Budapest is famous for its stunning art nouveau buildings, so to get you inspired for your trip, here are the top 10 to check out.
Budapest is an architecture lover’s dream destination. If you love art nouveau architecture, you may want to add Budapest to the list. As you walk around the city, remember to look up and spot flowers, faces, and Zsolnay tiles staring back at you, but if you want a primer for the best art nouveau monuments, then you may want to tick the list below. Many of the sites are located in the city center, while others are out in the suburbs (but worth the trek if you are a true aficionado). So, once you’re done seeing Budapest’s main sites from the Hop-On Hop-Off tour, here are our recommendations for the top 10 art nouveau buildings and monuments in Budapest.
It’s no coincidence that Ödön Lechner gets the nickname “The Hungarian Gaudi.” Take a look up at his buildings with their colorful tiles and intricate motifs, and you can see a similarity between the two. The Postal Savings Bank resides at the heart of the city, in the V District and is an exquisite example of Hungarian art nouveau. It’s a blend of colorful Zsolnay tiles and architectural porcelain inspired by folk art and nature (see if you can spot the busy little bees making their way up to the hives). The best place to appreciate this building is from the rooftop terrace bar of the President Hotel opposite.
You can’t visit the city without paying a visit to one of Budapest’s famous thermal baths. The good news is you can both take the waters and admire stunning architecture at the same time at the Gellért Thermal Baths. The most beautiful part of the baths is in the indoor thermal baths, where turquoise and emerald Zsolnay tiles cover the room, from the base of the pools up until the glass ceiling. Then you have the main pool, with its colonnade of art nouveau columns, which is definitely the most beautiful place in the city to swim.
09:00:00 – 19:00:00
The Four Seasons Hotel resides in the stunning Gresham Palace, a former palatial apartment block that once housed the Gresham insurance company and other shops in its gorgeous arcade. Even if you are not staying here, you can come inside and admire the beautiful atrium with its lead glass windows. There is a bar in here belonging to the hotel, so come in for a drink and admire the architecture while doing so.
Located close to City Park in a neighborhood populated by embassy villas and a new football stadium, the Institute of Geology and Geophysics is one of the most beautiful buildings by Ödön Lechner. The blue tiles of the rooftop, accented by an Atlas figure holding up a globe, can be spotted at the end of the street and it’s a spectacular sight even from afar. From close up, details of the building echo geological themes, like the blue roof is meant to symbolize the Tethys Sea, while ceramic fossils adorn the walls and the interior mimics the stalactites of a cave in its mosaics.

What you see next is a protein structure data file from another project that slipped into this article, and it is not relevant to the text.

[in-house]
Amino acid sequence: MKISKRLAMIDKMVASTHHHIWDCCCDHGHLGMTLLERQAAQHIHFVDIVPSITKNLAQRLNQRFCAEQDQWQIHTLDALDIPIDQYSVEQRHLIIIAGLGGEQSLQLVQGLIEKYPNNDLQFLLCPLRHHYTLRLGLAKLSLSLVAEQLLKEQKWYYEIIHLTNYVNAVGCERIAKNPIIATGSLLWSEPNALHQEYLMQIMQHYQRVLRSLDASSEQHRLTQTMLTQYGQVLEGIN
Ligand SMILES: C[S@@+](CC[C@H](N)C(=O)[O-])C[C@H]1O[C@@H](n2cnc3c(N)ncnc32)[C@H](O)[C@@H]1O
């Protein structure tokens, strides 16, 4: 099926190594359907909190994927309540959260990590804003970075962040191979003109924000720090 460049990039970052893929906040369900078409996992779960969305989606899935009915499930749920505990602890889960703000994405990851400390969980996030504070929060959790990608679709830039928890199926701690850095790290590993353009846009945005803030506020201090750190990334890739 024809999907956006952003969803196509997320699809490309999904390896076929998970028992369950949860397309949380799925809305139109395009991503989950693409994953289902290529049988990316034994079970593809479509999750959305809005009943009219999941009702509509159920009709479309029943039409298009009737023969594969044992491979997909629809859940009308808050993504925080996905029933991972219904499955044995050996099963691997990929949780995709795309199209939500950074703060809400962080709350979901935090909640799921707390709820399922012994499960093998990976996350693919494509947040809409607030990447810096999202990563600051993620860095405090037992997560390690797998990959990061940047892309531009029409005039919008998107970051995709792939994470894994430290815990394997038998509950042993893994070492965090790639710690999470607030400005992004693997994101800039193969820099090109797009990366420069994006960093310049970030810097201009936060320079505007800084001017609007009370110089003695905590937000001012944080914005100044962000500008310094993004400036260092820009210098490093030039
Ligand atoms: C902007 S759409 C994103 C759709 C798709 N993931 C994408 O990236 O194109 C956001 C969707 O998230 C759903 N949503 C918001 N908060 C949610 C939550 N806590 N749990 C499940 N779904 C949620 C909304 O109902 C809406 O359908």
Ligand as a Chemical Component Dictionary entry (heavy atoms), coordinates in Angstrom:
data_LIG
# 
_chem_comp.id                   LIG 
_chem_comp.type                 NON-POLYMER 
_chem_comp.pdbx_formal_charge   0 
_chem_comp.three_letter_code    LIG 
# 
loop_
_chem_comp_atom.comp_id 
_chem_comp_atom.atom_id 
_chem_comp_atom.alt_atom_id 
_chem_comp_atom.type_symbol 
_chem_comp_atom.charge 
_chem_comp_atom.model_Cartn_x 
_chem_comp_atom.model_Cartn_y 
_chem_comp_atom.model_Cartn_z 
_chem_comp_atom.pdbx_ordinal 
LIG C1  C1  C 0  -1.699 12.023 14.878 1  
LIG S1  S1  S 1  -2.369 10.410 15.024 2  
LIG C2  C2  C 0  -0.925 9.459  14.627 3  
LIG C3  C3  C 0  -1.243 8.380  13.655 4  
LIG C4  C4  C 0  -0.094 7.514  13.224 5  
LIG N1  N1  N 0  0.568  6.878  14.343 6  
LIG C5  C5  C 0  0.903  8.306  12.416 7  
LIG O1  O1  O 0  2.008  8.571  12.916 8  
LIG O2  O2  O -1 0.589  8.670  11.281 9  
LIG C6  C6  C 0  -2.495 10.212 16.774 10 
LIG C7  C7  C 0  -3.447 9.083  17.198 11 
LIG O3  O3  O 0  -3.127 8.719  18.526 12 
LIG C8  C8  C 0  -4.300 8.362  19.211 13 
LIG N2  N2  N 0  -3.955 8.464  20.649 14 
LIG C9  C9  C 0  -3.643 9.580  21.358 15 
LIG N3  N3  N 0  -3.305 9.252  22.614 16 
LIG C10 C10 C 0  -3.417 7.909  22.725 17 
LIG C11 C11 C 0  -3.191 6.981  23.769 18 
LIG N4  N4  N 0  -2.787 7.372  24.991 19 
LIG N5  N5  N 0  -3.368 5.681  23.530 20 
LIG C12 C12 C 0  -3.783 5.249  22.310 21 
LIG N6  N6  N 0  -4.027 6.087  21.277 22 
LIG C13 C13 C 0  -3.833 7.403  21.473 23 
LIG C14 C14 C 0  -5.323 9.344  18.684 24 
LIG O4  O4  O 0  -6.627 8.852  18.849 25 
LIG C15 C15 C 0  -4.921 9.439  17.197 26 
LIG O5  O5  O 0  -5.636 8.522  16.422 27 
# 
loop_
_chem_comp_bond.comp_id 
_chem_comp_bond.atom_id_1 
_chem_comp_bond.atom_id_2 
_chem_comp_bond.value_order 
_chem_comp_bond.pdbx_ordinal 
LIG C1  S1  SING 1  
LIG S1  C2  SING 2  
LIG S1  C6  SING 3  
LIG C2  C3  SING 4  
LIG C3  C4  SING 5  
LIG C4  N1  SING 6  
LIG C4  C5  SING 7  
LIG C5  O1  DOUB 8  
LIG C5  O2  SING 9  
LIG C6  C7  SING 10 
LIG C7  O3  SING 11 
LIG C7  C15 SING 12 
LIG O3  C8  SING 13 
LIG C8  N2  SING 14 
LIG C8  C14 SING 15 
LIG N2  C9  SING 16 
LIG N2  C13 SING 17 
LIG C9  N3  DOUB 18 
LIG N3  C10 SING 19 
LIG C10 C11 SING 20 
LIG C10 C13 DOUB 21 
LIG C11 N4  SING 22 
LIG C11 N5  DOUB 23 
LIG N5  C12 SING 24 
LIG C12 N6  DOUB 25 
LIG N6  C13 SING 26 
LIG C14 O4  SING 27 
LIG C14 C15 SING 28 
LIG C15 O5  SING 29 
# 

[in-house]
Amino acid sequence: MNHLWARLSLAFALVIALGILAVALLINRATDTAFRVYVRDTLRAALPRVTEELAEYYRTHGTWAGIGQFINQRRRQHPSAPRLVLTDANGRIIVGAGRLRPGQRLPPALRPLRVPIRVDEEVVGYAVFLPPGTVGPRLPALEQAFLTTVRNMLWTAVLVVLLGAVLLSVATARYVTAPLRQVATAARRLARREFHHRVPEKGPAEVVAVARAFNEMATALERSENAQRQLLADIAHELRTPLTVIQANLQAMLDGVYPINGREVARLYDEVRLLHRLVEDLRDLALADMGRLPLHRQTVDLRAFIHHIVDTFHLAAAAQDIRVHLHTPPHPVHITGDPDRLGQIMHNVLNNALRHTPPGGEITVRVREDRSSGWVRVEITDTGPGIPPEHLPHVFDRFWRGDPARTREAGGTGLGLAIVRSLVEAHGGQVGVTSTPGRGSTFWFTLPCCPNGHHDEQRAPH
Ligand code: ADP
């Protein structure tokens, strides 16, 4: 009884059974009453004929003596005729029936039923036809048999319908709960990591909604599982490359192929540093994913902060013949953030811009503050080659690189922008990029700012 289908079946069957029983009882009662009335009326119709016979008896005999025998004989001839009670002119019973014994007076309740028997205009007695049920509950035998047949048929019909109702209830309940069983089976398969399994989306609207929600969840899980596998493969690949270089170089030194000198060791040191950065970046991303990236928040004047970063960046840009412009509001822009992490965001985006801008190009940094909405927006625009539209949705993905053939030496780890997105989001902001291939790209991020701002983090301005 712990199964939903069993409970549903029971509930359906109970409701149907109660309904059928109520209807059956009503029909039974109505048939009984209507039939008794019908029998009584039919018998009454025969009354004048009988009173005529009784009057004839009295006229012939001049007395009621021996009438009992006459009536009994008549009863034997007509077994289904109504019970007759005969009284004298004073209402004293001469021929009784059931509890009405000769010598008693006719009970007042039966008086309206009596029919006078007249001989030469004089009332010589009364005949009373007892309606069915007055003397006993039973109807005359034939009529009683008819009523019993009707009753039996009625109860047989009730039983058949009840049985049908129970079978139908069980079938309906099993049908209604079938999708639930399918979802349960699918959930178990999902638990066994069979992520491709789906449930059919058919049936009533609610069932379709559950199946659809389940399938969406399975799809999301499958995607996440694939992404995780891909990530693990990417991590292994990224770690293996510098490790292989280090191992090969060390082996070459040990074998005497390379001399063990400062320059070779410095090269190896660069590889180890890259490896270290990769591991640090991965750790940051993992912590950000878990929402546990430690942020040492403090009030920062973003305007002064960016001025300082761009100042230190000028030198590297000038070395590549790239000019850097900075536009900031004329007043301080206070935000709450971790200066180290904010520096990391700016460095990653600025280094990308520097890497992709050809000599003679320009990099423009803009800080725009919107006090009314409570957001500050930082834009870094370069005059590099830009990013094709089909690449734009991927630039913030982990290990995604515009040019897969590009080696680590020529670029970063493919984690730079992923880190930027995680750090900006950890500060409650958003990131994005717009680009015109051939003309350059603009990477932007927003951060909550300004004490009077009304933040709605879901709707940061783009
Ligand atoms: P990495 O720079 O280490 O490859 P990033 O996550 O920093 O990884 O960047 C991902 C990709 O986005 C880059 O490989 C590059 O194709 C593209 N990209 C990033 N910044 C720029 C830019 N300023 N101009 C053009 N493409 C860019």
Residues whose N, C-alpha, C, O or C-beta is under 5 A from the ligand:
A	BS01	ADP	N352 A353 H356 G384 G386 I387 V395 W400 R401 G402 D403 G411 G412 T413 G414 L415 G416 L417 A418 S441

This green-pastel-colored house is certainly a pretty sight from the outside, but it’s also home to the Museum of Art Nouveau, where you can see an interesting collection of art nouveau furniture and décor from the turn of the century apartments. Perhaps you could even stop by for a coffee in the small café in the museum.
This famous building by Ödön Lechner draws inspiration from eastern architecture, as Lechner wanted to find a style that was truly Hungarian. He followed the theory that the Hungarians came from Asia, so he turned to India and Iran as influences in the style of the building, but also combines Hungarian folk art and colorful ceramics in the building which houses the Museum of Applied Arts.
10:00:00 – 18:00:00
If you pay a visit to the Budapest Zoo, you’ll get to see more than just the animals. The Elephant House, designed by Kornél Neuschloss-Knüsli, resembles a mosque more than a building you’d find at the zoo. But its beautiful, blue-tiled domes, elephant sculptures, and oriental design has made it the architectural star of the zoo.
tuesday 09:00:00 – 18:00:00
wednesday 09:00:00 – 18:00:00
thursday 09:00:00 – 18:00:00
friday 09:00:00 – 18:00:00
saturday 09:00:00 – 20:00:00
sunday 09:00:00 – 20:00:00
If you’re taking a stroll through City Park, try to make a detour to the edge to see this stunning villa by Ödön Lechner. Although you won’t be able to go inside, you can snap a photo for the gram from the outside, as it’s a very photogenic building.
This incredible art nouveau mausoleum for the Schmidl Family by Béla Lajta is worth the long trek out to the Jewish Cemetery in the X District. Although this is the most striking, you’ll find many other gorgeous art nouveau mausoleums and graves in this vast and curious cemetery.
This residential house, with its blue pastel hues, is pretty from the outside, but if you can sneak in through the front door into the courtyard, you’ll be treated to stunning wrought-iron balconies shaped like butterflies. A true hidden gem and a thrilling reward for any art nouveau lover that makes it inside.
- Where can you find art nouveau in Budapest?
- You can find art nouveau architecture all across Budapest, but the most famous examples are in the V, XI, and XIV Districts.
- Which city is famous for art nouveau?
- Budapest is one of the top art nouveau cities in Europe after cities like Barcelona, Paris, Brussels, and Vienna, most notably for its buildings by Ödön Lechner.
- How do you know if something is art nouveau?
- Art Nouveau is often characterized by its curving lines inspired by flowers and nature, and some examples are very colorful. Hungarian Art Nouveau uses glazed, colorful ceramics and mosaics on its art nouveau buildings.